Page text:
Penny (England)

From Marteau


Sixpence, William III, 1696 – with B (Bristol mint mark) struck over E (Exeter)


The coin which used to define the English linkpound (240 pence made one pound sterling, defining thus the value of the currency unit), a function the penny lost with the decisions of 1698, 1717 and 1821, which fixed pound sterling successfully against the linkguinea gold coin, and which ultimately turned the the silver based pound sterling into a gold based currency. The value of the Penny fell gradually. The coin was minted of sterling silver (containing 92.5% Silver, 7.5% copper), the pennyweight (dwt) originally of 24 grains (each of 0.0648 g):

year weight in grains weight in g Remark
8th century to c. 991 24 1.5552 traditional weight
c. 991 to c. 1275 22.5 1.458 traditional weight
c. 1275 22 1.4256
1343 20.3 1.31544
1345 20.15 1.30572
1346 20 1.296
1351 18 1.1664
1412 15 0.972
1464 12 0.7776
1526 10.7 0.69336
1544 10 0.648
1552 8 0.5184 11 oz 1 dwt fineness
1560 8 0.5184 sterling fineness
1601 7.8 0.50544
1816 7.27 0.471096

Source: Feavearyear, Appendix 3-2, p. 439

Pennies were issued in multiples and fractions:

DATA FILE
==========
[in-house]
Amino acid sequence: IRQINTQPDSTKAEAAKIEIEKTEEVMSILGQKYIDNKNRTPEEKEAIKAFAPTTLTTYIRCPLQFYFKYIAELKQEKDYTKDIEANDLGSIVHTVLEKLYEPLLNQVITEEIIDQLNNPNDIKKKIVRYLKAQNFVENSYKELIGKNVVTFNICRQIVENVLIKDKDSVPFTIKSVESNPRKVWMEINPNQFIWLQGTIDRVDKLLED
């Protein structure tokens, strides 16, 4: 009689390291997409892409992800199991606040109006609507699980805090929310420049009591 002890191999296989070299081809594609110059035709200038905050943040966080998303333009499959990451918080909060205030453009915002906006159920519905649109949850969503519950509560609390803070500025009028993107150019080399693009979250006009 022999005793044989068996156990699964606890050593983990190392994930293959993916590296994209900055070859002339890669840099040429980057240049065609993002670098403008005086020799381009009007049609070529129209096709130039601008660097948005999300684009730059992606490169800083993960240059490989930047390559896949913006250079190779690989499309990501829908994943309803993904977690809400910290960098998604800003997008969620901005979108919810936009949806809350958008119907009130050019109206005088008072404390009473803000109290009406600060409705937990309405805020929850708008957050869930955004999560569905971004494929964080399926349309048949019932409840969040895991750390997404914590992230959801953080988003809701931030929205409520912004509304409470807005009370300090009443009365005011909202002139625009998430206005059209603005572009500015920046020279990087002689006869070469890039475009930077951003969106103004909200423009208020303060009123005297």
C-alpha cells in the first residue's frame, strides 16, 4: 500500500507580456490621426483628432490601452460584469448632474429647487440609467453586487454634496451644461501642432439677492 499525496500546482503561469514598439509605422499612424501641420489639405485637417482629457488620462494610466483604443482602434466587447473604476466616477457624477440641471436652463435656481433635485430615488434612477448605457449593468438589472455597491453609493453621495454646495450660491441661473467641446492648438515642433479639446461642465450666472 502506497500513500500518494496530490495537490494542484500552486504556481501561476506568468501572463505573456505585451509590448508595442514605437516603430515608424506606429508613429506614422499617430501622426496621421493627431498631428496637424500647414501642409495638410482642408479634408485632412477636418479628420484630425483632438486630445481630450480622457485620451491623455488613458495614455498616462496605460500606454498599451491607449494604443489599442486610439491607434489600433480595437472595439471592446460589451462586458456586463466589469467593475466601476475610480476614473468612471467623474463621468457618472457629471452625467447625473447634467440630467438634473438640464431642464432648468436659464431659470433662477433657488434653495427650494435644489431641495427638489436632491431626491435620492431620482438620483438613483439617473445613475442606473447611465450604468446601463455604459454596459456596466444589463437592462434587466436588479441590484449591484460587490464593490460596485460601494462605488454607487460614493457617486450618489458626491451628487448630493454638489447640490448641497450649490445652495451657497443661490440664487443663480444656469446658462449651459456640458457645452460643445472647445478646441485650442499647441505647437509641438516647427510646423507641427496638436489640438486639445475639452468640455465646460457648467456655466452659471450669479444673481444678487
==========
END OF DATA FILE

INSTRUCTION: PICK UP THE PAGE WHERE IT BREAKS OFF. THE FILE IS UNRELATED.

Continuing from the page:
The twopence coin, originally called half groat, was introduced in 1351 under Edward III, the last hammered issues were produced in 1662, milled twopence coins began to apear in 1668.

Threepence were first issued bey Edward VI (1547-1553), first milled coins appeared under Elizabeth I. No threepence were produced by James I while under Charles I threepence were only in considerable quantities but only at provincial mints. The last hammered threepence was produced by Charles II in 1660-1662; the milled threepence series started in 1670.

The fourpence coin, originally called Groat, goes back to Edward I (1272-1307). The last hammered groat was issued in 1662, the first milled fourpence coins appeared with the new Threepence in 1670.

The sixpence coin dates back to Edward VI (1547-1553). The first milled sixpences were produced from 1561 to 1571 under Elizabeth I. Hammered versions appeared at the same time and later. Large quantities of sixpence were produced by Charles I, the last hammered version appeared under Charles II in 1660-1662. Milled sixpences were produced in 1658 by Cromwell. The regal series of milled sixpence started in 1674.

Halfpence seem to have been produced under Henry I (1100-1135) and Henry III (1216-1272), the continuous production started under Edward I (1272-1307). The last hammered halfpence were produced during the Commonwealth. Charles II discontinued the very small silver hammered halfpence series in favour of a new larger copper coin first issued in 1672.

See Money (Great Britain).

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